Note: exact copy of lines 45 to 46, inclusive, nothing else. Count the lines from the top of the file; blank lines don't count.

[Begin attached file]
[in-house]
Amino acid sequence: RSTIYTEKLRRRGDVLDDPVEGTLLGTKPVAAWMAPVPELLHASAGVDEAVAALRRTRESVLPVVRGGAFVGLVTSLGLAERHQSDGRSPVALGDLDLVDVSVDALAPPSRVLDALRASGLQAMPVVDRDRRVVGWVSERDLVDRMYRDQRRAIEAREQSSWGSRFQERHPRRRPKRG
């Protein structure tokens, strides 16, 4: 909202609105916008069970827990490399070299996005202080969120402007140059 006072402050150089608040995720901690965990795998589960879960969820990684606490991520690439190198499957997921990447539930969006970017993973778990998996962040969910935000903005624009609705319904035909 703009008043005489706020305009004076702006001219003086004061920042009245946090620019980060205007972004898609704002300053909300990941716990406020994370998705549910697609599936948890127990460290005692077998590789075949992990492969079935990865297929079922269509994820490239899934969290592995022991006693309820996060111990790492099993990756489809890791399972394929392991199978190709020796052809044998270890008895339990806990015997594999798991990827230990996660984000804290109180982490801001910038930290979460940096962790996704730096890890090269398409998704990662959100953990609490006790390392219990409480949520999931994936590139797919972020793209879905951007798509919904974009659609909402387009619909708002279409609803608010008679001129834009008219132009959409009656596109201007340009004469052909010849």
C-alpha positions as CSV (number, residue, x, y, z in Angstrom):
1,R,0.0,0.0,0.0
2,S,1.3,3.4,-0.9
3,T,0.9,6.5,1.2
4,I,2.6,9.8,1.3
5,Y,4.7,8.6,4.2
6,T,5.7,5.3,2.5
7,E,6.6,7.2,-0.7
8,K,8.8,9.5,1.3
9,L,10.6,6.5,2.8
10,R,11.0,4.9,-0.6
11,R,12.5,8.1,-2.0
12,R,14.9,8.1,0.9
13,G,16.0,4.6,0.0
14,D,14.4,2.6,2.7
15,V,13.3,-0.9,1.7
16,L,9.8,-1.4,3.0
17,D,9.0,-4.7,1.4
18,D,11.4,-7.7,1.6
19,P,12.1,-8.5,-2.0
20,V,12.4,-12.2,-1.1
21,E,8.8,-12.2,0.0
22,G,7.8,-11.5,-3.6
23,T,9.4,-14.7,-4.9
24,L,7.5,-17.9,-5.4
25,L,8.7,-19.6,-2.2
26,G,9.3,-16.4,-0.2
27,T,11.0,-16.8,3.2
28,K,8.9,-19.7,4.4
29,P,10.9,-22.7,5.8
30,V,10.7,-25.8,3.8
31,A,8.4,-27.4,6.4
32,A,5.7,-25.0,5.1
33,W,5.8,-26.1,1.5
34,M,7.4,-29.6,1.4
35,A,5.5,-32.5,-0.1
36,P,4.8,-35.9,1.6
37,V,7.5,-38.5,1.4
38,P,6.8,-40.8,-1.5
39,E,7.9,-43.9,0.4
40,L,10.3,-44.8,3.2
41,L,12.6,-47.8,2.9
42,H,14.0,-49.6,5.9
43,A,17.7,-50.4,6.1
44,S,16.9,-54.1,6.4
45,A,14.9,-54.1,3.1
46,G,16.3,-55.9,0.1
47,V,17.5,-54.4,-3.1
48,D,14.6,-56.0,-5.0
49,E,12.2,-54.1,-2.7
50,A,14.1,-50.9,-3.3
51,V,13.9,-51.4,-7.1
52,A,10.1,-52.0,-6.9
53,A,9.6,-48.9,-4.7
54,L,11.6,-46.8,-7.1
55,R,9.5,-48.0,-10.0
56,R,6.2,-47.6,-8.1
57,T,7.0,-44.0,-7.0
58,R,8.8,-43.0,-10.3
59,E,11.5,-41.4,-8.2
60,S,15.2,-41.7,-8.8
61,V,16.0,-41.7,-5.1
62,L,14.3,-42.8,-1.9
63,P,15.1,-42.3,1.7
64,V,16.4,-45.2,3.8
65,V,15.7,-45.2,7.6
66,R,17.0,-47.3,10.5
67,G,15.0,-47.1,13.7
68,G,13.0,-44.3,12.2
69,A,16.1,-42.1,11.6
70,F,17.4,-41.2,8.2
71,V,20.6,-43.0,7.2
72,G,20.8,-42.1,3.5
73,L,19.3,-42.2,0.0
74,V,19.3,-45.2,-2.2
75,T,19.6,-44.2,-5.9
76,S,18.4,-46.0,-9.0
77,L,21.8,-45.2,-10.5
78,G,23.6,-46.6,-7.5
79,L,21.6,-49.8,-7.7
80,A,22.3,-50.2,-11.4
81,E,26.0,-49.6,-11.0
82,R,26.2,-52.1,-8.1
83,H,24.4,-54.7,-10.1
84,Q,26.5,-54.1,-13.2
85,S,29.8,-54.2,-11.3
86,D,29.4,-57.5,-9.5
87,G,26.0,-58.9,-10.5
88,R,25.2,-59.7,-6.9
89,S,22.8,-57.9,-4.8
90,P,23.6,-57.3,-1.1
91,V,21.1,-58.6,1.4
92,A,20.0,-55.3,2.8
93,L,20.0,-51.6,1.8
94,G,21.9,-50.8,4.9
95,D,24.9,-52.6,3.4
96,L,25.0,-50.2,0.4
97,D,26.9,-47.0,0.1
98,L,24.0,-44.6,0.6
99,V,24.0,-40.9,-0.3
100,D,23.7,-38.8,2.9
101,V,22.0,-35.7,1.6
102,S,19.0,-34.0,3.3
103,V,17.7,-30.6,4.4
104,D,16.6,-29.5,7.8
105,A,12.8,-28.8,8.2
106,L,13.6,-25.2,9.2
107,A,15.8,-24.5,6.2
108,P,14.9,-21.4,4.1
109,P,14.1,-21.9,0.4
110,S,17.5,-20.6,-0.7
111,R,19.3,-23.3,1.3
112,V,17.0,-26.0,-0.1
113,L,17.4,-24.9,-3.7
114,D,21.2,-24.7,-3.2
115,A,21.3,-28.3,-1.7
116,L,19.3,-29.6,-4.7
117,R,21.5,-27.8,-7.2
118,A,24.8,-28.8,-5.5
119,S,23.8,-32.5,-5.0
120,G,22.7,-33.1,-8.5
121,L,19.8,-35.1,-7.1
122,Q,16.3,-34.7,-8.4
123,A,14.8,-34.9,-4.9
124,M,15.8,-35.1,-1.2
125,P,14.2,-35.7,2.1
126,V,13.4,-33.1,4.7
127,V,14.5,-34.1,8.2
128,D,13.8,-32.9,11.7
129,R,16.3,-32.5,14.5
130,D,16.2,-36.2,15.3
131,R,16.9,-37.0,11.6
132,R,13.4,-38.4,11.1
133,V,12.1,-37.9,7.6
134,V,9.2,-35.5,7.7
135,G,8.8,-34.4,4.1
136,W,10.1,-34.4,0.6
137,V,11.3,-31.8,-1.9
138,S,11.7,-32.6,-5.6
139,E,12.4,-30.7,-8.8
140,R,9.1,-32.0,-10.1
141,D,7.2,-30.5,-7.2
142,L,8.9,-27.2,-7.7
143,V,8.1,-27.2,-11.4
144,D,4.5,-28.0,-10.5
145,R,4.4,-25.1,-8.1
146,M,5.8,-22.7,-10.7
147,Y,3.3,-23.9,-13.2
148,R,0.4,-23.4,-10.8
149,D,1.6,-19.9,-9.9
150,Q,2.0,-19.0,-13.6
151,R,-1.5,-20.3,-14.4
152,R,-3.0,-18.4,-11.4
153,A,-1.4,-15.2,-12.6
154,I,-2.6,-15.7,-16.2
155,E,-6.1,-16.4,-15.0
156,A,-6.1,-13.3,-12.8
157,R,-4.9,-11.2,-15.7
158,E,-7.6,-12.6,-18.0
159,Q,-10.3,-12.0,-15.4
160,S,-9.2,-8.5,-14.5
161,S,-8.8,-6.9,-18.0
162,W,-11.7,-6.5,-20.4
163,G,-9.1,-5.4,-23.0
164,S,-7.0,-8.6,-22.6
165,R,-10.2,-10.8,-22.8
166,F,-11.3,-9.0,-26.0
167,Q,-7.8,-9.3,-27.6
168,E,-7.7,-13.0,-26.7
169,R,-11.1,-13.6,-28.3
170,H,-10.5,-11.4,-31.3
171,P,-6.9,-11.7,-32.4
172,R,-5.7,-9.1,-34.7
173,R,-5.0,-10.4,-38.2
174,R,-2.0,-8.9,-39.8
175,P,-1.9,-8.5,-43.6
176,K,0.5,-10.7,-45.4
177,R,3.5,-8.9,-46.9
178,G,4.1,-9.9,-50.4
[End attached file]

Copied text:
41,L,12.6,-47.8,2.9
42,H,14.0,-49.6,5.9